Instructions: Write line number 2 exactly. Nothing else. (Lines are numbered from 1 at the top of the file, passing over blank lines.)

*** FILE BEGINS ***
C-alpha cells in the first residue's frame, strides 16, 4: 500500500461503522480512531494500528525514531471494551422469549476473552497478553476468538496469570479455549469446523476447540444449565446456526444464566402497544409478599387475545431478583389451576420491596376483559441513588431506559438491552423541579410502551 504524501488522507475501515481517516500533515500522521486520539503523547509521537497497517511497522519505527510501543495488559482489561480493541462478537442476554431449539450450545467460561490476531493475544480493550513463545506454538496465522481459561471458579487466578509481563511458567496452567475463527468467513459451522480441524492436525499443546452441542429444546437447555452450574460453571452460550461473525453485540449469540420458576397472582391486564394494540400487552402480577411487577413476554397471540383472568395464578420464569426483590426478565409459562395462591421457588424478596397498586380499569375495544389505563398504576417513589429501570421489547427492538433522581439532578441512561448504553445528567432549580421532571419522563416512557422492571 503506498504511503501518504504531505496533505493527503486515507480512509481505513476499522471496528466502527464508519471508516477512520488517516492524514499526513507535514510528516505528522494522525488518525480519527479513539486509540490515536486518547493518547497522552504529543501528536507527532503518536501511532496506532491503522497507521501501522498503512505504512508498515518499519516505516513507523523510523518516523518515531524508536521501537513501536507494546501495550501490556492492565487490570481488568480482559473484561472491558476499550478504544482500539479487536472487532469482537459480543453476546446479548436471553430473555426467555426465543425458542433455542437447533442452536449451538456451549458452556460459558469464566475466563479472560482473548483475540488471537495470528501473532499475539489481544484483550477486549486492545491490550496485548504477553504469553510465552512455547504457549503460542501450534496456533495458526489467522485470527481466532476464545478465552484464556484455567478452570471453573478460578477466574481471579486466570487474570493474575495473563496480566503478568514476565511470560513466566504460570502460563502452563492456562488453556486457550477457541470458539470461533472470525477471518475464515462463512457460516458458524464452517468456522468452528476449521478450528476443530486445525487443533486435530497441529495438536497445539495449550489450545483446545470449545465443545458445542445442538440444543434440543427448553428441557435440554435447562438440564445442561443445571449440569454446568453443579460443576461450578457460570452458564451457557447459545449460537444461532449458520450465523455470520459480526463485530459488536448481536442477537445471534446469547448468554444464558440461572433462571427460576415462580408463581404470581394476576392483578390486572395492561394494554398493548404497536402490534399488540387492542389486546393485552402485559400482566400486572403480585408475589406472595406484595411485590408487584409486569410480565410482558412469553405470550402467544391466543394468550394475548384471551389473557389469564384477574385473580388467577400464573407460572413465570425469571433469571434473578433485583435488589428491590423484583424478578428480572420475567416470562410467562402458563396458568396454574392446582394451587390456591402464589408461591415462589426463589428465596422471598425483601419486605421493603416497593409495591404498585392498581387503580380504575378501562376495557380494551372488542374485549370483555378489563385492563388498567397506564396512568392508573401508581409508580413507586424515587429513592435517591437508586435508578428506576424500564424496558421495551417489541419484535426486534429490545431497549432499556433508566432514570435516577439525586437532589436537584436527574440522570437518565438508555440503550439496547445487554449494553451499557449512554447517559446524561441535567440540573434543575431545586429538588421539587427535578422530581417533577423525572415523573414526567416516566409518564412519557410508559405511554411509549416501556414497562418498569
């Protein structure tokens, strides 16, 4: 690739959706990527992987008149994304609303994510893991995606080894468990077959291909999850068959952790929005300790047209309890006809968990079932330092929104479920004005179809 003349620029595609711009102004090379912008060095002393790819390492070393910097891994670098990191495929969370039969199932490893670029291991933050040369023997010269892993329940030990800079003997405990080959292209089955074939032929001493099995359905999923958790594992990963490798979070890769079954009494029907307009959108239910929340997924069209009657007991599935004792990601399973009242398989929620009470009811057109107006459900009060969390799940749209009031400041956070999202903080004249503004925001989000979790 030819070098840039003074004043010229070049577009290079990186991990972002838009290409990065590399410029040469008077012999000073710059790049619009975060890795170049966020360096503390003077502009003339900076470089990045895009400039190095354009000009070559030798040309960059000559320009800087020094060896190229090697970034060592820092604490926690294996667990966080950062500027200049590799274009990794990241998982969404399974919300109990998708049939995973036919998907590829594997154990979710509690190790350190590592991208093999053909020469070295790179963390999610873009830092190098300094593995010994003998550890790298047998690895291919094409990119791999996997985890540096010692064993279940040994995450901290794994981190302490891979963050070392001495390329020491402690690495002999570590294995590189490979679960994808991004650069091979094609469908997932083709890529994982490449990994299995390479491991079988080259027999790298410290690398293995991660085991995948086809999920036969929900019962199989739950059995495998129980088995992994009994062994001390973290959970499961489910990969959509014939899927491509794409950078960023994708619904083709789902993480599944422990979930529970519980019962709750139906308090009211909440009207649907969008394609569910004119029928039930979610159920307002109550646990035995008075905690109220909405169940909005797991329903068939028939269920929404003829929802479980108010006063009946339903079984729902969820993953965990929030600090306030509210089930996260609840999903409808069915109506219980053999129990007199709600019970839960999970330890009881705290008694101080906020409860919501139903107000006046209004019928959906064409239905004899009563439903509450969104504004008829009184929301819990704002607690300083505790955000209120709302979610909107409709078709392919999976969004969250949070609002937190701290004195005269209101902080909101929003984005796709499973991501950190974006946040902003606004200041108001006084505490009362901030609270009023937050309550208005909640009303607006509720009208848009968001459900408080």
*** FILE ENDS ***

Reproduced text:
């Protein structure tokens, strides 16, 4: 690739959706990527992987008149994304609303994510893991995606080894468990077959291909999850068959952790929005300790047209309890006809968990079932330092929104479920004005179809 003349620029595609711009102004090379912008060095002393790819390492070393910097891994670098990191495929969370039969199932490893670029291991933050040369023997010269892993329940030990800079003997405990080959292209089955074939032929001493099995359905999923958790594992990963490798979070890769079954009494029907307009959108239910929340997924069209009657007991599935004792990601399973009242398989929620009470009811057109107006459900009060969390799940749209009031400041956070999202903080004249503004925001989000979790 030819070098840039003074004043010229070049577009290079990186991990972002838009290409990065590399410029040469008077012999000073710059790049619009975060890795170049966020360096503390003077502009003339900076470089990045895009400039190095354009000009070559030798040309960059000559320009800087020094060896190229090697970034060592820092604490926690294996667990966080950062500027200049590799274009990794990241998982969404399974919300109990998708049939995973036919998907590829594997154990979710509690190790350190590592991208093999053909020469070295790179963390999610873009830092190098300094593995010994003998550890790298047998690895291919094409990119791999996997985890540096010692064993279940040994995450901290794994981190302490891979963050070392001495390329020491402690690495002999570590294995590189490979679960994808991004650069091979094609469908997932083709890529994982490449990994299995390479491991079988080259027999790298410290690398293995991660085991995948086809999920036969929900019962199989739950059995495998129980088995992994009994062994001390973290959970499961489910990969959509014939899927491509794409950078960023994708619904083709789902993480599944422990979930529970519980019962709750139906308090009211909440009207649907969008394609569910004119029928039930979610159920307002109550646990035995008075905690109220909405169940909005797991329903068939028939269920929404003829929802479980108010006063009946339903079984729902969820993953965990929030600090306030509210089930996260609840999903409808069915109506219980053999129990007199709600019970839960999970330890009881705290008694101080906020409860919501139903107000006046209004019928959906064409239905004899009563439903509450969104504004008829009184929301819990704002607690300083505790955000209120709302979610909107409709078709392919999976969004969250949070609002937190701290004195005269209101902080909101929003984005796709499973991501950190974006946040902003606004200041108001006084505490009362901030609270009023937050309550208005909640009303607006509720009208848009968001459900408080």